The 100 Years’ War and Political Recovery in Europe

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The 100 Years’ War and Political Recovery in Europe (A QAR Activity)

Adapted from Glencoe World History p. 337-340

Plague, economic crisis, and the decline of the Church were added to the list of problems of the late Middle Ages, including war and political instability. The Hundred Years’ War was the most violent struggle during this period. It would leave European leaders struggling to recover following the war. In 1337, the Duke of Glascony, France, was actually the King of England, Edward III. Edward was only 17! However, King Philip VI of France wanted it for himself to increase his power over the French kingdoms and barons. Edward declared war on Philip, beginning the Hundred Years’ War between England and France (1338-1453…more than 100 years).
The Hundred Years’ War was an important turning point in the nature of warfare because it was English peasant foot soldiers, not knights, who won the major battles of the war. English soldiers were armed with new weaponry as well: the longbow, which had greater striking power, longer range, and more rapid speed than the older crossbow.
The first major battle was at Crécy, France, in 1346. The English soundly defeated the French, who fought in a disorderly fashion. However, the English did not have enough resources to conquer all of France; English king Henry V would continue the cause at the Battle of Agincourt in 1415. There, heavy-armored French knights tried to attack the English on a muddy field. The weight of the armor sunk them in the mud and they were killed quickly—1,500 nobles died—and the English became masters of northern France.
Charles, heir to the French throne, was not military-minded. When a sixteen year old girl, Joan d’ Arc (Joan of Arc), arrived at his court in February 1429, she told him of her visions and visits from saints that commanded her to free France from England. Charles was persuaded to let her accompany a French army to the city of Orléans. The story goes that the French were inspired by Joan’s faith and perseverance, and found new confidence to strike back against the English. However, Joan was captured in 1430 and was burned at the stake by the English Inquisition on charges of witchcraft (visions could be understood to be the work of either God or the Devil). The French army continued to defeat the English, however, and claimed victory in 1453 with the use of new weaponry introduced by the Chinese—the cannon and gunpowder.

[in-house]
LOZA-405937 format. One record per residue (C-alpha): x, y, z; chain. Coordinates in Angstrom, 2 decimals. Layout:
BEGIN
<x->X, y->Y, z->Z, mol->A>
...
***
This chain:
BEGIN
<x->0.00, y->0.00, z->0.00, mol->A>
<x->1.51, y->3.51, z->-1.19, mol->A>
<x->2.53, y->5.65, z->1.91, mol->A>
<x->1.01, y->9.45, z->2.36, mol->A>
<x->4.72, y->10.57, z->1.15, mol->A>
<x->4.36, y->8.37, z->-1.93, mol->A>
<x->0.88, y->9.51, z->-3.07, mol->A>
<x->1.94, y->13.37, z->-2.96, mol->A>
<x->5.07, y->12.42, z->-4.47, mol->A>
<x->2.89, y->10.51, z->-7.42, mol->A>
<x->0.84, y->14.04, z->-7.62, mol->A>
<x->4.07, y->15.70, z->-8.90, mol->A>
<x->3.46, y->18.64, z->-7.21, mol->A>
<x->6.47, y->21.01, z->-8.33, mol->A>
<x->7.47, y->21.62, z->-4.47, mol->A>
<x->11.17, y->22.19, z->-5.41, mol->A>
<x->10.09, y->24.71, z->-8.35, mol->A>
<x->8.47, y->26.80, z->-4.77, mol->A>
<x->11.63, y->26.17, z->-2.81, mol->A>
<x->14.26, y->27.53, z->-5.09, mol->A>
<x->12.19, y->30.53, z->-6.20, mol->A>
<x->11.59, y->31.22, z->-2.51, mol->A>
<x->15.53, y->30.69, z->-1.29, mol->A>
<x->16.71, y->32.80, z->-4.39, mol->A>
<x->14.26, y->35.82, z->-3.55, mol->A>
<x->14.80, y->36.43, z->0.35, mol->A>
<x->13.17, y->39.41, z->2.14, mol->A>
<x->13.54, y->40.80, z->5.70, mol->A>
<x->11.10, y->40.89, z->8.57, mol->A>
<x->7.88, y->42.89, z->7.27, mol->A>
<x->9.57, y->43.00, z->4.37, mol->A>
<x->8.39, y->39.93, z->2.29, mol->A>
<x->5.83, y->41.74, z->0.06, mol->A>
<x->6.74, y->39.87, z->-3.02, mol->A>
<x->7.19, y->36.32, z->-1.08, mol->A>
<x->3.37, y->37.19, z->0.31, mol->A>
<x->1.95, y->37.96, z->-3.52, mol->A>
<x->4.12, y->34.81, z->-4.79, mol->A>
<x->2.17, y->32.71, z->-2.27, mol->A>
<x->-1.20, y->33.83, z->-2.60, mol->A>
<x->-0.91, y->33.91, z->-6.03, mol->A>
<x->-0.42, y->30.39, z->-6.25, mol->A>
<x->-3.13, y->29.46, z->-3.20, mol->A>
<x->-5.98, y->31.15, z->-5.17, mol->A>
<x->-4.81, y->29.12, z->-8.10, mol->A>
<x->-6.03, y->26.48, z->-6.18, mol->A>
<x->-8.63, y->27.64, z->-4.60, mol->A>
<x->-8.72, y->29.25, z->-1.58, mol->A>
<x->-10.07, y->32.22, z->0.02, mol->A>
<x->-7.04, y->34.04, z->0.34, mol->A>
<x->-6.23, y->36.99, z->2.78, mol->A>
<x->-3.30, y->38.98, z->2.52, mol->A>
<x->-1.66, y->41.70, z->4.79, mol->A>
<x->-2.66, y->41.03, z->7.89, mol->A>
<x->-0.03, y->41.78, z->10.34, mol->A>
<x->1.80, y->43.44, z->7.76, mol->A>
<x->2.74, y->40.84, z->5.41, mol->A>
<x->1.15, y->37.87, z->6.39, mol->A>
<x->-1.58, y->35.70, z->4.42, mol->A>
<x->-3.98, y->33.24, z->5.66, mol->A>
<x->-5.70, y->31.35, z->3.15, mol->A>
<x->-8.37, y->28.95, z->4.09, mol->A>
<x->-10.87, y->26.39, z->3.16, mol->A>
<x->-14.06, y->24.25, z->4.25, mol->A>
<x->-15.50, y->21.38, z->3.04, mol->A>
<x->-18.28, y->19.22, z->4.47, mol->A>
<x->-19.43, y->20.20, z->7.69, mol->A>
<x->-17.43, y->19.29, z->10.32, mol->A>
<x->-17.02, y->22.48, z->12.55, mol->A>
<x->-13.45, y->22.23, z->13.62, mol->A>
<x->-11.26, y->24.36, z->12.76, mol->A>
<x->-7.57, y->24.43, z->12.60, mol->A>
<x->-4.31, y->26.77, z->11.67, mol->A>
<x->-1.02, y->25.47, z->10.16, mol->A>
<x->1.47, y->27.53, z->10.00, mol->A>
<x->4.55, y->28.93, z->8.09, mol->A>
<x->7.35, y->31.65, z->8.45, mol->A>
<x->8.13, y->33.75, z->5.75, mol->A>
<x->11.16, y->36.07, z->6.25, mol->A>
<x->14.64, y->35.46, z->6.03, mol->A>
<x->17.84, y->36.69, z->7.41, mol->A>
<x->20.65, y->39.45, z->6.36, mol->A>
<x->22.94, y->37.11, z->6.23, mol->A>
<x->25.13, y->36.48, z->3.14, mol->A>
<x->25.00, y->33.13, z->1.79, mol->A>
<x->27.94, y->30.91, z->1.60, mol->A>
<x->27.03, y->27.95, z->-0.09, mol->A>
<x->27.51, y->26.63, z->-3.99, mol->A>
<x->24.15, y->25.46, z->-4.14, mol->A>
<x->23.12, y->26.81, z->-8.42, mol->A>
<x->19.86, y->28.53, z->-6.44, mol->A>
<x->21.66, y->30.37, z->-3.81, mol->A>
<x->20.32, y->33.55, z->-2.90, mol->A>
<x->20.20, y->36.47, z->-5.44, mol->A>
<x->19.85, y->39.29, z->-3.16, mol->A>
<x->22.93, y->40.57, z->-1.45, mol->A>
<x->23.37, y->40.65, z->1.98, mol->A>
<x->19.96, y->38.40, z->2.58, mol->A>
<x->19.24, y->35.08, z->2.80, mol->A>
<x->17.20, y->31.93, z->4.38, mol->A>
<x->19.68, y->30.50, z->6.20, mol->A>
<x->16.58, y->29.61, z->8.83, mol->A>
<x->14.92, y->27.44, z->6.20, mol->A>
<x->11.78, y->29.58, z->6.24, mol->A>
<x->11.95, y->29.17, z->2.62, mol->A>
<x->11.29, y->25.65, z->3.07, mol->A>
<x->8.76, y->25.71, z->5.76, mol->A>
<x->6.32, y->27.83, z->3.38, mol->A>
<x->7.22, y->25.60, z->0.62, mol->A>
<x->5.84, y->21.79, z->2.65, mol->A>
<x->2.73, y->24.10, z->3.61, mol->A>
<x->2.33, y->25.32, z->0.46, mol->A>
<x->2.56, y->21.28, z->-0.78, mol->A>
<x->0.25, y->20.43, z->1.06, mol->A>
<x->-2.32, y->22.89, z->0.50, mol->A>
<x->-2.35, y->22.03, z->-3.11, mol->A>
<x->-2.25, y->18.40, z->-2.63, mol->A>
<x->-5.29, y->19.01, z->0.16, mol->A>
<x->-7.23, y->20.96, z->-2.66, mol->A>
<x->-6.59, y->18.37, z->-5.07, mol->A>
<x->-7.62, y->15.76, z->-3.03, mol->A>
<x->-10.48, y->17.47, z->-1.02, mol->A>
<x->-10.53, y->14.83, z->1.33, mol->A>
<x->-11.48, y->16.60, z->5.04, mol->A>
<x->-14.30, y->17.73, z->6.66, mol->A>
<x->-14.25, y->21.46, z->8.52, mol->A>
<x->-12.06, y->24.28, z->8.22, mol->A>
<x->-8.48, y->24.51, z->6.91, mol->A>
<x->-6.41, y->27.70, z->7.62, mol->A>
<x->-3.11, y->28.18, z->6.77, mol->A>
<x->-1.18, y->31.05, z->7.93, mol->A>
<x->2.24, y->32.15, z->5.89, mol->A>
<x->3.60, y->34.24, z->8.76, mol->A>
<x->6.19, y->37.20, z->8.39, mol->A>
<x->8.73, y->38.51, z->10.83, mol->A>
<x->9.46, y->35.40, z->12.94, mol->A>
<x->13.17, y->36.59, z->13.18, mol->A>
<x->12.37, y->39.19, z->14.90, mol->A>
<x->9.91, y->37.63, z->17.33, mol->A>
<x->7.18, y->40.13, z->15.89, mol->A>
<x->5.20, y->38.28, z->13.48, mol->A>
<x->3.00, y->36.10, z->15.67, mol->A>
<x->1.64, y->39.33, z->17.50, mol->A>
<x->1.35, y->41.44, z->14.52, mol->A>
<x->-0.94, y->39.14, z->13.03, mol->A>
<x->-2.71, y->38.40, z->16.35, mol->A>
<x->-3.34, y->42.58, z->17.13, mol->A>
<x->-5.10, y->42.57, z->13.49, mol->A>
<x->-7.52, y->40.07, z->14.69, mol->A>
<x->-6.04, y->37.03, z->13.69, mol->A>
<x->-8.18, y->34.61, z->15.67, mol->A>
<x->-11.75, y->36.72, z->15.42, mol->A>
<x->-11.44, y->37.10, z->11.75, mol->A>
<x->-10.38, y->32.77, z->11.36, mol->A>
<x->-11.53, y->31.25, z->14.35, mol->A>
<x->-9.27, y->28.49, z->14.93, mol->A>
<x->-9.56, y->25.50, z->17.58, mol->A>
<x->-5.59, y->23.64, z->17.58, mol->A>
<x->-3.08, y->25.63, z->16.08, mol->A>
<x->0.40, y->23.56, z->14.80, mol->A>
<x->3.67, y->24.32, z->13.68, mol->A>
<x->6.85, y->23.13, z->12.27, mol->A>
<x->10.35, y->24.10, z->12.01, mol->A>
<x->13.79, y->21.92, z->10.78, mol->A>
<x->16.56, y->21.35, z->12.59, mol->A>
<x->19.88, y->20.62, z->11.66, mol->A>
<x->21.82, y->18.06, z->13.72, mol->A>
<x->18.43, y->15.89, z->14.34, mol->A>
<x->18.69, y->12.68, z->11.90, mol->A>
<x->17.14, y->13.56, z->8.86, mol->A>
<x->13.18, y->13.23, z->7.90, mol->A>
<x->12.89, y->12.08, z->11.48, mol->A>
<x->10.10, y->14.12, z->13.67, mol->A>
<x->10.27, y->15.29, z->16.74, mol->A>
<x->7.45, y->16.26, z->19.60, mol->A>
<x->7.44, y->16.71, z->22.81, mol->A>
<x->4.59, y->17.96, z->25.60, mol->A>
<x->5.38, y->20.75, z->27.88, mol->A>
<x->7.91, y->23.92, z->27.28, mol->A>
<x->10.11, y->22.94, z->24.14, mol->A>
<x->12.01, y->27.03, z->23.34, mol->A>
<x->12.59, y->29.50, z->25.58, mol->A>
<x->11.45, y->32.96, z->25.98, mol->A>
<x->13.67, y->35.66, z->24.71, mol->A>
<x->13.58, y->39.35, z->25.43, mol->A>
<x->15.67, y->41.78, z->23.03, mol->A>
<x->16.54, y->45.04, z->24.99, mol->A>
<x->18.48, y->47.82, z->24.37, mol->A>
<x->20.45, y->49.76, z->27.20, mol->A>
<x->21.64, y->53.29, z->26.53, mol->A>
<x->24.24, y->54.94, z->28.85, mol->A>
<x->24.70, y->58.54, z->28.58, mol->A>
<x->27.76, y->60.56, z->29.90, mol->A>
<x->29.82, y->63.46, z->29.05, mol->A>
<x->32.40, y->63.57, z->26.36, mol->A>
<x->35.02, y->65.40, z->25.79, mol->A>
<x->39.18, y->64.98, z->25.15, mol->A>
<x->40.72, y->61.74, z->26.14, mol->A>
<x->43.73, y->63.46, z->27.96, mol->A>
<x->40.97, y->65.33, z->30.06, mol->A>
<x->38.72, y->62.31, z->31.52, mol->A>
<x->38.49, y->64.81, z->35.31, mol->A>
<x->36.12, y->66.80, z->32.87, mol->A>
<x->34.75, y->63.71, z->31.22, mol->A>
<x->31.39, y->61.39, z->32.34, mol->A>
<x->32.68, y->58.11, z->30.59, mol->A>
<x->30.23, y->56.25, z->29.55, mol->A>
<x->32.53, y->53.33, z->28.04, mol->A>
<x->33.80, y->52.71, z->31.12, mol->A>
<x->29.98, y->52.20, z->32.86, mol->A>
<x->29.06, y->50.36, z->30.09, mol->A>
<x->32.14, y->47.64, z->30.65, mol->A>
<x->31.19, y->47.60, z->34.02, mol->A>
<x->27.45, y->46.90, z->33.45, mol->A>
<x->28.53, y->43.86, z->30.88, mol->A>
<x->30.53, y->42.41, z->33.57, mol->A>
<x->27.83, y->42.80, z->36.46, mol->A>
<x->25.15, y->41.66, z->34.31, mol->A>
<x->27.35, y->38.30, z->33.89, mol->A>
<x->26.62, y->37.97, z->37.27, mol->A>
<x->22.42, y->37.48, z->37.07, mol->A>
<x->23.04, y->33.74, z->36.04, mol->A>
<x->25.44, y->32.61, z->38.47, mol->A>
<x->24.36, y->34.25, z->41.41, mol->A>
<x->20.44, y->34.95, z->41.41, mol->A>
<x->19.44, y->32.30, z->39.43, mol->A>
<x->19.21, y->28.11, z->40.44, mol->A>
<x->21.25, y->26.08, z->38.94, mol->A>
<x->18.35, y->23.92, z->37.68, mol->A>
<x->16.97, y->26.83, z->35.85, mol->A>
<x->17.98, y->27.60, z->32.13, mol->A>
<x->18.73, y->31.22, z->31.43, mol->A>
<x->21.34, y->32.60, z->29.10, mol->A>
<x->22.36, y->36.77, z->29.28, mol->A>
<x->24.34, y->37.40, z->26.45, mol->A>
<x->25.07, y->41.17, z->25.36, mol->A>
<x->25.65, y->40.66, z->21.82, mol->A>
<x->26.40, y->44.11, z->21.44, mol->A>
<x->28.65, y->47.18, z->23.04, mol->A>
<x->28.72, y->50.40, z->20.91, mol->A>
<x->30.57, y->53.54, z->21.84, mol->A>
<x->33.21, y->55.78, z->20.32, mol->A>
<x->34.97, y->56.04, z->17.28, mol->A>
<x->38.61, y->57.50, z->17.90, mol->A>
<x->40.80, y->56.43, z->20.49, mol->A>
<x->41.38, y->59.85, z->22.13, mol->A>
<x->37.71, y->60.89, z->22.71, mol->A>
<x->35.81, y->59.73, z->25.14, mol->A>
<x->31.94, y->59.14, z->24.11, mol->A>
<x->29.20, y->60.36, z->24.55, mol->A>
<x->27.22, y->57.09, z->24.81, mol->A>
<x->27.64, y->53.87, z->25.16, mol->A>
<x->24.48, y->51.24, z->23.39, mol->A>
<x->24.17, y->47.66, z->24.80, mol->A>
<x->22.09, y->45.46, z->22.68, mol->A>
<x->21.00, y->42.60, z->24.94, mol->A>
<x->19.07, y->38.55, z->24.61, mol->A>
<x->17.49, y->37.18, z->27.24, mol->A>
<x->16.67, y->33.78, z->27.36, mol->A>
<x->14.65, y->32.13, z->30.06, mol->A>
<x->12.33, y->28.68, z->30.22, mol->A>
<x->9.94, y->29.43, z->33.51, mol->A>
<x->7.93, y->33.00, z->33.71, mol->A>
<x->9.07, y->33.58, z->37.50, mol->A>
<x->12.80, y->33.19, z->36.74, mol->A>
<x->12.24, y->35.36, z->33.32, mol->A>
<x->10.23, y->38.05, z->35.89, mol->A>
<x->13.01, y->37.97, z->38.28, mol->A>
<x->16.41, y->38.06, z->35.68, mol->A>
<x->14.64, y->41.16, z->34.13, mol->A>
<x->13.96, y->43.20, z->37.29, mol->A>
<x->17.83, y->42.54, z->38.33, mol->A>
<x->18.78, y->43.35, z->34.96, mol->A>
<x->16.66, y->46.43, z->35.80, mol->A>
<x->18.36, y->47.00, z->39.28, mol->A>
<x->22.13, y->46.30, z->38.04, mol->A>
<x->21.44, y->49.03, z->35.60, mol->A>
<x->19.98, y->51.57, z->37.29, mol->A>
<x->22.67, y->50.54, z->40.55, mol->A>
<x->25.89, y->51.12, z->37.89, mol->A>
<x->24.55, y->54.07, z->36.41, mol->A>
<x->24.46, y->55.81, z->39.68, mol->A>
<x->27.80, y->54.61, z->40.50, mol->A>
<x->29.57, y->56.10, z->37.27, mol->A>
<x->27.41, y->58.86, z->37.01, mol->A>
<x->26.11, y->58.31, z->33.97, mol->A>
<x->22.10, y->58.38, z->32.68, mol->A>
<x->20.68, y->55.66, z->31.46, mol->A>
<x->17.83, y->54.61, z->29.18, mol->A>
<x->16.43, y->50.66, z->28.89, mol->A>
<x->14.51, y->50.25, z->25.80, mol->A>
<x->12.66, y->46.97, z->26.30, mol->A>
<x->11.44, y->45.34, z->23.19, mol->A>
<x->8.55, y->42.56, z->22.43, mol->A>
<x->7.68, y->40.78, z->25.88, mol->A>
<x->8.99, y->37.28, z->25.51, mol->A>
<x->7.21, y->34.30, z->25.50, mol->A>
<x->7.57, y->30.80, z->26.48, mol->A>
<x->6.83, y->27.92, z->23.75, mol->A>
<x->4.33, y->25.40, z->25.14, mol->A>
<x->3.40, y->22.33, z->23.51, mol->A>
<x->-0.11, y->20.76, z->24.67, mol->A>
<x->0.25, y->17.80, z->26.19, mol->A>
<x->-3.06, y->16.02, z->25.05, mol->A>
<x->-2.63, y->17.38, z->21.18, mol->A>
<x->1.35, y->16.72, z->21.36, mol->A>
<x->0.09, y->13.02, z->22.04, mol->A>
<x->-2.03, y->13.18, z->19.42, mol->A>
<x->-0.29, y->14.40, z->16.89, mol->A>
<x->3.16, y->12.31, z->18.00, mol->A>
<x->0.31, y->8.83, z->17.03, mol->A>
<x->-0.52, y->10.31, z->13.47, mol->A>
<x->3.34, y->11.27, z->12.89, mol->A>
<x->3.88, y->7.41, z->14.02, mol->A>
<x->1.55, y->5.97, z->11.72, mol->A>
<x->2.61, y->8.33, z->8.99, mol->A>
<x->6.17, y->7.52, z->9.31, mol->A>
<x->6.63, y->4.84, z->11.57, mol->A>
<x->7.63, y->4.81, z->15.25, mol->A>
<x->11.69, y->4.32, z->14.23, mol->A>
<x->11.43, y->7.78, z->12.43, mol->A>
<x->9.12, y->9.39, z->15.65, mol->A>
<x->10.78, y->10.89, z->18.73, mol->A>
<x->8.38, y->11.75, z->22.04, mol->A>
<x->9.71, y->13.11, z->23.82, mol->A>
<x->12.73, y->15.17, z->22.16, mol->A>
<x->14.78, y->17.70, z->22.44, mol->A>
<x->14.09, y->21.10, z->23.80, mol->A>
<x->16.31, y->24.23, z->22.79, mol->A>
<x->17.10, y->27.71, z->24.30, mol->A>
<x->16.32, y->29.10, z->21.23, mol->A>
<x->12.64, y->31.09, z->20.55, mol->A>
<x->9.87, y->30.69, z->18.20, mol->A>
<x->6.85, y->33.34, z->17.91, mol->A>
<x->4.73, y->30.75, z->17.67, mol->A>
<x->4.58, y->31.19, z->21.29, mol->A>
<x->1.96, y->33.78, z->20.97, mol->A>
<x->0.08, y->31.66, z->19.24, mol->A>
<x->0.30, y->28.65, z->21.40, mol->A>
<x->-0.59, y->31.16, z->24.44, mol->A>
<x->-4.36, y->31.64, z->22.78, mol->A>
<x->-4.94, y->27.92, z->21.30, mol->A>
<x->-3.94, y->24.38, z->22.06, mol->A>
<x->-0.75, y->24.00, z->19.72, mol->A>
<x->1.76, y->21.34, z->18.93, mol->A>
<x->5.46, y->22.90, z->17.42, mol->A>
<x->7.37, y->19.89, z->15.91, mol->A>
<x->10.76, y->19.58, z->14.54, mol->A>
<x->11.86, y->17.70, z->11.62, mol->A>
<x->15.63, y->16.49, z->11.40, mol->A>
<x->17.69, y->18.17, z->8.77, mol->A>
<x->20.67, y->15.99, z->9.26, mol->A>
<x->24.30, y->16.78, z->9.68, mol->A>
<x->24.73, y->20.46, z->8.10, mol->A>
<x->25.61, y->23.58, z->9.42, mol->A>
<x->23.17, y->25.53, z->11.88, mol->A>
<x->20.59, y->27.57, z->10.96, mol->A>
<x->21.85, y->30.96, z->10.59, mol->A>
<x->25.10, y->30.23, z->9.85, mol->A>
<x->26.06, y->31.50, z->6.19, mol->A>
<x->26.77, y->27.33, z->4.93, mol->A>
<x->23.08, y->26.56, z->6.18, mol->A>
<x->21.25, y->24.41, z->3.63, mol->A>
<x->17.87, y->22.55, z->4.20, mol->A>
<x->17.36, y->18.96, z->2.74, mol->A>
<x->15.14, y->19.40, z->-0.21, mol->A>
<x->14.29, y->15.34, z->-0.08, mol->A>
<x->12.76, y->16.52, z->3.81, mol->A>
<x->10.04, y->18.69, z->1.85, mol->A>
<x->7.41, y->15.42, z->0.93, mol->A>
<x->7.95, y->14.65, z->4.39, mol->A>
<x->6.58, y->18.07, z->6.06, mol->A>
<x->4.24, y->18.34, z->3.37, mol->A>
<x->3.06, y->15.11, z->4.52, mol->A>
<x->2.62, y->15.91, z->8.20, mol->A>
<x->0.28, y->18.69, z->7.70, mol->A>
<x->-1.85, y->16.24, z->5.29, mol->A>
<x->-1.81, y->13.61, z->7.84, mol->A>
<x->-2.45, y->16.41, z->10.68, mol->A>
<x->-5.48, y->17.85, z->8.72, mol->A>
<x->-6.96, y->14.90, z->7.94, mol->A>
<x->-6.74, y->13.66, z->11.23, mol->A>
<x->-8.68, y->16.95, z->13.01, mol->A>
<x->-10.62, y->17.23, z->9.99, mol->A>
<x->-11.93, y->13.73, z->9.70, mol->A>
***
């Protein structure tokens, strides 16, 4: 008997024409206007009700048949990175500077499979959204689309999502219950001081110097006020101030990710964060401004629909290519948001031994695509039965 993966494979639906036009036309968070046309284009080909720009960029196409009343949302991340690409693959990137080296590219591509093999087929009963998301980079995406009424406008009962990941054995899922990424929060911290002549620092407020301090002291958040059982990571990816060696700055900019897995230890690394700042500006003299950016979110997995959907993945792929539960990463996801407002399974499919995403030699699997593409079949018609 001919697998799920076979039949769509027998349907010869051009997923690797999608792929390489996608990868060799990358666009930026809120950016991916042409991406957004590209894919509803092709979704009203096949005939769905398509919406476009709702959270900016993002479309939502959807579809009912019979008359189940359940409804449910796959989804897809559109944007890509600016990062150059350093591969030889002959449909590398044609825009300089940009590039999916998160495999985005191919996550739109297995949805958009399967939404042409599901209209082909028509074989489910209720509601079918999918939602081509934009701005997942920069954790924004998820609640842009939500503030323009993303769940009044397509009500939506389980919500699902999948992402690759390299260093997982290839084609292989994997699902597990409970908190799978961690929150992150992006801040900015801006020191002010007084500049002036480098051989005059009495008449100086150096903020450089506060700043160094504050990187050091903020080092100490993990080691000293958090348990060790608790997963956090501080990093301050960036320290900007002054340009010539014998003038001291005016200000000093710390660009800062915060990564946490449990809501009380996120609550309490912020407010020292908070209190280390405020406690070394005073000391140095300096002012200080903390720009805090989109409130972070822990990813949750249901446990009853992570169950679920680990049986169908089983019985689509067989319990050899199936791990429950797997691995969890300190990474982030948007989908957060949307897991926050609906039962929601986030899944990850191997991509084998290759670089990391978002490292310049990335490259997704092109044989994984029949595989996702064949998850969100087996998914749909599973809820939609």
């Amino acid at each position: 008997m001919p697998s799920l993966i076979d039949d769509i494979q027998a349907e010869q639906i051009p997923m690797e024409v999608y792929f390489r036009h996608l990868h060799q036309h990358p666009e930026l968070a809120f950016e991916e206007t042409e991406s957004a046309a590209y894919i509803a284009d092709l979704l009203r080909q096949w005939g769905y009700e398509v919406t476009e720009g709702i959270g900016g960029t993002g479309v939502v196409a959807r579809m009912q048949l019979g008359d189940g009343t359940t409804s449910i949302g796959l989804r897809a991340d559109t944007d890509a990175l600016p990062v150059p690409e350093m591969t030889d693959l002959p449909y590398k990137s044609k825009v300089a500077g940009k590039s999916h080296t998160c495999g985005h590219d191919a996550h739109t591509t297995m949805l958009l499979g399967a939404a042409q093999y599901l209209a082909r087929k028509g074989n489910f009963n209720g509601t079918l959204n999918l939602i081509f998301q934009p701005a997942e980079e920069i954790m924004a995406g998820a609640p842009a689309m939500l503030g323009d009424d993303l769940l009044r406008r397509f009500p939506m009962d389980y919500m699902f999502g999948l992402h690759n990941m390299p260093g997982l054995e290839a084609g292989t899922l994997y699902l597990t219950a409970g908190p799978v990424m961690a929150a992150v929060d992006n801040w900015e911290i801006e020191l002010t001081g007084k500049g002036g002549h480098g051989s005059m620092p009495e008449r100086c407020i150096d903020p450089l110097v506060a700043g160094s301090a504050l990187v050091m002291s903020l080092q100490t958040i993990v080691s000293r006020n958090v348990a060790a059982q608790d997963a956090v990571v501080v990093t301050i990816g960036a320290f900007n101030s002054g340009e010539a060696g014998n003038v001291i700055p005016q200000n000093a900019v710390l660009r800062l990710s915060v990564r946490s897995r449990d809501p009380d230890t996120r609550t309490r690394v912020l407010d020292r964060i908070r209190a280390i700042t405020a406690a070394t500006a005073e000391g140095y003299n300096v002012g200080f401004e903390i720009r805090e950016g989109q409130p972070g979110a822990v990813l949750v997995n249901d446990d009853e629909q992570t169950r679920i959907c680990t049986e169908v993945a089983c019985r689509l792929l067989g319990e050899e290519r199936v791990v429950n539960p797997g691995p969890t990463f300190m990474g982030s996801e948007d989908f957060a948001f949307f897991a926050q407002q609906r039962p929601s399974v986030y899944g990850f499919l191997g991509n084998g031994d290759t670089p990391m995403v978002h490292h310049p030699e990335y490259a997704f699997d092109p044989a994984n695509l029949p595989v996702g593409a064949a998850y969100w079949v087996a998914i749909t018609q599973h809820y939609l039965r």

The Hundred Years’ War left Europeans exhausted, but created a strong nationalistic (feeling strongly about one’s country) feeling in England and France against their common enemy. This allowed their kings to reestablish royal power. King Louis XI of France, who ruled from 1461-1483, used the taille, or direct annual tax, to create a continual source of income for the monarchy. The English had a different situation. There, a civil war, known as the War of the Roses (1455-1485) broke out over who would control the monarchy. Henry Tudor (Henry VII) established a new dynasty with a strong royal government, abolishing private armies of the nobles. He reduced taxes for all classes, which gained him popular support.

QAR Practice—Questions

Think of some questions that could be answered from reading the text. Write at least one question under each QAR heading. After each question, write the answer in parenthesis. An example has been given below.





How did the 100 Years’ War change the relationship between England and France? (They were both enemies and wanted the same land; after, they both faced economic, social, and political problems)

Right There: The answer can be found in one place in the text (reread, scan, look for key words)

Think and Search: The answer is in several places in the text (skim, important events)

Author and You: The answer is not in the text. Think about how the things you already know and what is in the text both fit together (reread, predict)

On My Own: The answer is not in the text (think about what you already know, make connections)

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